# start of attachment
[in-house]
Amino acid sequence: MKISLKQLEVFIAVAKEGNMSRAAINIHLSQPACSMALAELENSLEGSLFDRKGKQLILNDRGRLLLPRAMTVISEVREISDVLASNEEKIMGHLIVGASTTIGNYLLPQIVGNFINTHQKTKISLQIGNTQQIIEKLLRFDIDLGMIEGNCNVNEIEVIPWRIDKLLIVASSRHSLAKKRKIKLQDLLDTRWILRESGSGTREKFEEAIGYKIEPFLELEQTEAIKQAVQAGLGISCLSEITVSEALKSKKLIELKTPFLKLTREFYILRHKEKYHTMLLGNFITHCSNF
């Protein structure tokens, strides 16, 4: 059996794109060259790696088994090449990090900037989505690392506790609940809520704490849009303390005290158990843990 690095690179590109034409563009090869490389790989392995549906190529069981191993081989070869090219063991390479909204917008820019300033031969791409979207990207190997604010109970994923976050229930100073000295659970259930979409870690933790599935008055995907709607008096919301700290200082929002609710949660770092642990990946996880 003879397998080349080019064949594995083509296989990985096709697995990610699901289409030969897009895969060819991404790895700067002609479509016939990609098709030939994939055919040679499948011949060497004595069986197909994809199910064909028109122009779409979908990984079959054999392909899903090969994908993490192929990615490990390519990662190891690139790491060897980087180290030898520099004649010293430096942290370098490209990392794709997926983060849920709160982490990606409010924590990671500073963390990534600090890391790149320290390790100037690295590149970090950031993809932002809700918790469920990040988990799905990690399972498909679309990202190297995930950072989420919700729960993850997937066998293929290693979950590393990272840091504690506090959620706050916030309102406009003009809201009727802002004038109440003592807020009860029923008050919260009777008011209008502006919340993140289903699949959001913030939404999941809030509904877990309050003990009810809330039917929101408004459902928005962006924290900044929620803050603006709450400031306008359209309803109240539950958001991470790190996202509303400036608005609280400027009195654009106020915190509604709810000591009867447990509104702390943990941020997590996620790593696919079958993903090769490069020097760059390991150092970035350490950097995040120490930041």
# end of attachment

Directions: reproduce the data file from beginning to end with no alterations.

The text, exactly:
[in-house]
Amino acid sequence: MKISLKQLEVFIAVAKEGNMSRAAINIHLSQPACSMALAELENSLEGSLFDRKGKQLILNDRGRLLLPRAMTVISEVREISDVLASNEEKIMGHLIVGASTTIGNYLLPQIVGNFINTHQKTKISLQIGNTQQIIEKLLRFDIDLGMIEGNCNVNEIEVIPWRIDKLLIVASSRHSLAKKRKIKLQDLLDTRWILRESGSGTREKFEEAIGYKIEPFLELEQTEAIKQAVQAGLGISCLSEITVSEALKSKKLIELKTPFLKLTREFYILRHKEKYHTMLLGNFITHCSNF
């Protein structure tokens, strides 16, 4: 059996794109060259790696088994090449990090900037989505690392506790609940809520704490849009303390005290158990843990 690095690179590109034409563009090869490389790989392995549906190529069981191993081989070869090219063991390479909204917008820019300033031969791409979207990207190997604010109970994923976050229930100073000295659970259930979409870690933790599935008055995907709607008096919301700290200082929002609710949660770092642990990946996880 003879397998080349080019064949594995083509296989990985096709697995990610699901289409030969897009895969060819991404790895700067002609479509016939990609098709030939994939055919040679499948011949060497004595069986197909994809199910064909028109122009779409979908990984079959054999392909899903090969994908993490192929990615490990390519990662190891690139790491060897980087180290030898520099004649010293430096942290370098490209990392794709997926983060849920709160982490990606409010924590990671500073963390990534600090890391790149320290390790100037690295590149970090950031993809932002809700918790469920990040988990799905990690399972498909679309990202190297995930950072989420919700729960993850997937066998293929290693979950590393990272840091504690506090959620706050916030309102406009003009809201009727802002004038109440003592807020009860029923008050919260009777008011209008502006919340993140289903699949959001913030939404999941809030509904877990309050003990009810809330039917929101408004459902928005962006924290900044929620803050603006709450400031306008359209309803109240539950958001991470790190996202509303400036608005609280400027009195654009106020915190509604709810000591009867447990509104702390943990941020997590996620790593696919079958993903090769490069020097760059390991150092970035350490950097995040120490930041």